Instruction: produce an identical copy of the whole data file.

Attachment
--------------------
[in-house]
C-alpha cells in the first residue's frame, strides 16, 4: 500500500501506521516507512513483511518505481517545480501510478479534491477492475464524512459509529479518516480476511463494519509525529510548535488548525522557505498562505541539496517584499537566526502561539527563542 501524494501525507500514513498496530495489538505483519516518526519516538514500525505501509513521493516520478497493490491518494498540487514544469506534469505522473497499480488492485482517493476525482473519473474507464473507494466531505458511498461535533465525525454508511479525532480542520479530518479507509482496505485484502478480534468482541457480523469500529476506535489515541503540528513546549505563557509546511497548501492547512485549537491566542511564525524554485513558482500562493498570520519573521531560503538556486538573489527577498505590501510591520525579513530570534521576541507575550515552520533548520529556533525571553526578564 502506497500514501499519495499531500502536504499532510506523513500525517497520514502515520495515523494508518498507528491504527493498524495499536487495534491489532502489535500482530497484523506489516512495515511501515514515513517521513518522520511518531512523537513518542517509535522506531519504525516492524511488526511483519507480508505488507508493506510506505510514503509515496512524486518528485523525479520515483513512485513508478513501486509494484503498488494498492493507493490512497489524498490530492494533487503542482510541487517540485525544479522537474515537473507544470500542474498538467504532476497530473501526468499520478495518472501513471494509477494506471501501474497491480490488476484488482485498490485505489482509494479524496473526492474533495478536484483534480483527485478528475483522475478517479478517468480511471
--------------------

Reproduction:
[in-house]
C-alpha cells in the first residue's frame, strides 16, 4: 500500500501506521516507512513483511518505481517545480501510478479534491477492475464524512459509529479518516480476511463494519509525529510548535488548525522557505498562505541539496517584499537566526502561539527563542 501524494501525507500514513498496530495489538505483519516518526519516538514500525505501509513521493516520478497493490491518494498540487514544469506534469505522473497499480488492485482517493476525482473519473474507464473507494466531505458511498461535533465525525454508511479525532480542520479530518479507509482496505485484502478480534468482541457480523469500529476506535489515541503540528513546549505563557509546511497548501492547512485549537491566542511564525524554485513558482500562493498570520519573521531560503538556486538573489527577498505590501510591520525579513530570534521576541507575550515552520533548520529556533525571553526578564 502506497500514501499519495499531500502536504499532510506523513500525517497520514502515520495515523494508518498507528491504527493498524495499536487495534491489532502489535500482530497484523506489516512495515511501515514515513517521513518522520511518531512523537513518542517509535522506531519504525516492524511488526511483519507480508505488507508493506510506505510514503509515496512524486518528485523525479520515483513512485513508478513501486509494484503498488494498492493507493490512497489524498490530492494533487503542482510541487517540485525544479522537474515537473507544470500542474498538467504532476497530473501526468499520478495518472501513471494509477494506471501501474497491480490488476484488482485498490485505489482509494479524496473526492474533495478536484483534480483527485478528475483522475478517479478517468480511471